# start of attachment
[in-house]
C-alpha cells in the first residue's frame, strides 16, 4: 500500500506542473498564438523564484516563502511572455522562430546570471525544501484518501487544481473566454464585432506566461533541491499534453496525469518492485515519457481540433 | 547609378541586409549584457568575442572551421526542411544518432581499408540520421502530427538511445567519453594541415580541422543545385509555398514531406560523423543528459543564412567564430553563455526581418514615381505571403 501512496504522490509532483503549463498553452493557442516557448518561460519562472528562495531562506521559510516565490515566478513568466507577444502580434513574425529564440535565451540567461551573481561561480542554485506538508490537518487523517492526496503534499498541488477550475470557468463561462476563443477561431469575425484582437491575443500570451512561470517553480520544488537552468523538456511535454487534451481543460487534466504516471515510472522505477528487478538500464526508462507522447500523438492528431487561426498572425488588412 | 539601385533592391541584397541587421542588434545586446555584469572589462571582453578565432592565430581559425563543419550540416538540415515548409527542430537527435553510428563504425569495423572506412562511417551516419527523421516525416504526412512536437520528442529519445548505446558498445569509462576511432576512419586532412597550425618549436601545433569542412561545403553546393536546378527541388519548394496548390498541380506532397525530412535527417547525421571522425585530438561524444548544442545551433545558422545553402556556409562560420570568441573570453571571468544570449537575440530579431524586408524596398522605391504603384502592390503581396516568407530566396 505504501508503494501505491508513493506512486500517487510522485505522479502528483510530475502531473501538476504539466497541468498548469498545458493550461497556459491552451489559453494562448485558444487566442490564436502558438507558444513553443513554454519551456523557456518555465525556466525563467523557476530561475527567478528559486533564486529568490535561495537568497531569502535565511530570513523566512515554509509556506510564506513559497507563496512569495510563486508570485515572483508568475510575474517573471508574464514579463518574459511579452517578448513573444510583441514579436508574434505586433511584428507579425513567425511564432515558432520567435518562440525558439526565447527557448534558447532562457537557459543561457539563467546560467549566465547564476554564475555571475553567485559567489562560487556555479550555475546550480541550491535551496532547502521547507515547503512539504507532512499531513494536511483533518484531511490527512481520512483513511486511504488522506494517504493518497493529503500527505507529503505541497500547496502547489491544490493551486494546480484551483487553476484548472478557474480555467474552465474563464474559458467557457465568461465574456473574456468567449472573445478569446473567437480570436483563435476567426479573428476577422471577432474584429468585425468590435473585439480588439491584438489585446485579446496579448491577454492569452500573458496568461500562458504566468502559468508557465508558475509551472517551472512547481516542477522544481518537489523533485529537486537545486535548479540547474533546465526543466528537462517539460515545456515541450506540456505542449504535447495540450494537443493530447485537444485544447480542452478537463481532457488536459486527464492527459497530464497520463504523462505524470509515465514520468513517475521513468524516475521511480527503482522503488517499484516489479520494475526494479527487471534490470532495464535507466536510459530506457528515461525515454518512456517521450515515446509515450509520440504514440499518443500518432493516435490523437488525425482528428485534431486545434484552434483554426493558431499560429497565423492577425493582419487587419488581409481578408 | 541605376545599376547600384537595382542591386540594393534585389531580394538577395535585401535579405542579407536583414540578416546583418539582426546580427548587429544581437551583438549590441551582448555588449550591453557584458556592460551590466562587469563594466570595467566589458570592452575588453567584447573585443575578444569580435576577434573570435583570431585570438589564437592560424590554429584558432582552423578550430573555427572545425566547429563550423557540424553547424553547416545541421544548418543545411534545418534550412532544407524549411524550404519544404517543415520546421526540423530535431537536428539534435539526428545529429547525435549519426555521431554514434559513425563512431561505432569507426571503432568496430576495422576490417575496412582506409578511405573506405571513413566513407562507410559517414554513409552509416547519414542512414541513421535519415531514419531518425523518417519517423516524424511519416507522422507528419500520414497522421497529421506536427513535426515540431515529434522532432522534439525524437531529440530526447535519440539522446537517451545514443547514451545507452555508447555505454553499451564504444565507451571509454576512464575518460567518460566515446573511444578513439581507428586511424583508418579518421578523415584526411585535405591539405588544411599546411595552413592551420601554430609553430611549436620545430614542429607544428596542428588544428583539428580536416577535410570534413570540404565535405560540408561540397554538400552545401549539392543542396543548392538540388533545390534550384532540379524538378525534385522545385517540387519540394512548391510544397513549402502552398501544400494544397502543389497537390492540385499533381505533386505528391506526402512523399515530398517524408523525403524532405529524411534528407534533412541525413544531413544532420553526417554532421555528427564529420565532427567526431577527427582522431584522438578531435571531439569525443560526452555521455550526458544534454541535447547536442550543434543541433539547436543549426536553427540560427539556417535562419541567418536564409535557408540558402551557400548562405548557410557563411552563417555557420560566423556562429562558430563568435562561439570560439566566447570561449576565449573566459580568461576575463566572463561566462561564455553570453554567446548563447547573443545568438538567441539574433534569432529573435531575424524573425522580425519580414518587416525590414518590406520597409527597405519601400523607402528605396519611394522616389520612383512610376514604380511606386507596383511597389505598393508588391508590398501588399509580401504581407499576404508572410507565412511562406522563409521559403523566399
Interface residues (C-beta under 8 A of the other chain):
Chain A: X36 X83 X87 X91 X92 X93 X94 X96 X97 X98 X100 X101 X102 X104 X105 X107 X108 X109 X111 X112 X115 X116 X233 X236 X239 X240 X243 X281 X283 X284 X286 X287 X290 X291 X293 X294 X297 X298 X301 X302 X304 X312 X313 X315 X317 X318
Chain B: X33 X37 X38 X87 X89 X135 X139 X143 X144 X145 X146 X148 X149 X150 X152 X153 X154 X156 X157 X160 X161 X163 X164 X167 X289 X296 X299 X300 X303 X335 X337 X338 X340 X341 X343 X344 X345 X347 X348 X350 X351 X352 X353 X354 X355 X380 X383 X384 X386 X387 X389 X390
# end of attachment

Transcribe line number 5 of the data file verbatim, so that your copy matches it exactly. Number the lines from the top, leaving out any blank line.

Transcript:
Chain B: X33 X37 X38 X87 X89 X135 X139 X143 X144 X145 X146 X148 X149 X150 X152 X153 X154 X156 X157 X160 X161 X163 X164 X167 X289 X296 X299 X300 X303 X335 X337 X338 X340 X341 X343 X344 X345 X347 X348 X350 X351 X352 X353 X354 X355 X380 X383 X384 X386 X387 X389 X390